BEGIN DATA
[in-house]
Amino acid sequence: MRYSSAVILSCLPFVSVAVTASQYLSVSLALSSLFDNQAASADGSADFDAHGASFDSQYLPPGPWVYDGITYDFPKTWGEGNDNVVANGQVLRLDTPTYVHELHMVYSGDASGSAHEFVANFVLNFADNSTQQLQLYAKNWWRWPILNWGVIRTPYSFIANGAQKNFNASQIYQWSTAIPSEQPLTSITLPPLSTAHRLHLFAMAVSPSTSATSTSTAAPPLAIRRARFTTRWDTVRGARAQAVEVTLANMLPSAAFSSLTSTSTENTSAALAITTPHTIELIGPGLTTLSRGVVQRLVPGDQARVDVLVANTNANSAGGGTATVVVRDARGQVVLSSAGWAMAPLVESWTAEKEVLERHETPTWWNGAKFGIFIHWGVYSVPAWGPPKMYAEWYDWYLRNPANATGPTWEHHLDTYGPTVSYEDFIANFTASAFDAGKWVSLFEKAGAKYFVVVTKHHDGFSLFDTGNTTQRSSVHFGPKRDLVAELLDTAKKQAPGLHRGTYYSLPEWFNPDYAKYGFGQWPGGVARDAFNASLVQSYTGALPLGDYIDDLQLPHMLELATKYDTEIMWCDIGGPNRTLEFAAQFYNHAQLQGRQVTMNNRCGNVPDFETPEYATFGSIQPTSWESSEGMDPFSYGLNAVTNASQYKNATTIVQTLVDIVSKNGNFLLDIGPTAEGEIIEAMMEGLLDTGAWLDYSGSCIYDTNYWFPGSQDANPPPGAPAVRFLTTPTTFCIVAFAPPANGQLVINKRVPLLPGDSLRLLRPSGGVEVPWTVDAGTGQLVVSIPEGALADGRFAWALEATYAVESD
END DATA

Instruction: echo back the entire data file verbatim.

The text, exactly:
[in-house]
Amino acid sequence: MRYSSAVILSCLPFVSVAVTASQYLSVSLALSSLFDNQAASADGSADFDAHGASFDSQYLPPGPWVYDGITYDFPKTWGEGNDNVVANGQVLRLDTPTYVHELHMVYSGDASGSAHEFVANFVLNFADNSTQQLQLYAKNWWRWPILNWGVIRTPYSFIANGAQKNFNASQIYQWSTAIPSEQPLTSITLPPLSTAHRLHLFAMAVSPSTSATSTSTAAPPLAIRRARFTTRWDTVRGARAQAVEVTLANMLPSAAFSSLTSTSTENTSAALAITTPHTIELIGPGLTTLSRGVVQRLVPGDQARVDVLVANTNANSAGGGTATVVVRDARGQVVLSSAGWAMAPLVESWTAEKEVLERHETPTWWNGAKFGIFIHWGVYSVPAWGPPKMYAEWYDWYLRNPANATGPTWEHHLDTYGPTVSYEDFIANFTASAFDAGKWVSLFEKAGAKYFVVVTKHHDGFSLFDTGNTTQRSSVHFGPKRDLVAELLDTAKKQAPGLHRGTYYSLPEWFNPDYAKYGFGQWPGGVARDAFNASLVQSYTGALPLGDYIDDLQLPHMLELATKYDTEIMWCDIGGPNRTLEFAAQFYNHAQLQGRQVTMNNRCGNVPDFETPEYATFGSIQPTSWESSEGMDPFSYGLNAVTNASQYKNATTIVQTLVDIVSKNGNFLLDIGPTAEGEIIEAMMEGLLDTGAWLDYSGSCIYDTNYWFPGSQDANPPPGAPAVRFLTTPTTFCIVAFAPPANGQLVINKRVPLLPGDSLRLLRPSGGVEVPWTVDAGTGQLVVSIPEGALADGRFAWALEATYAVESD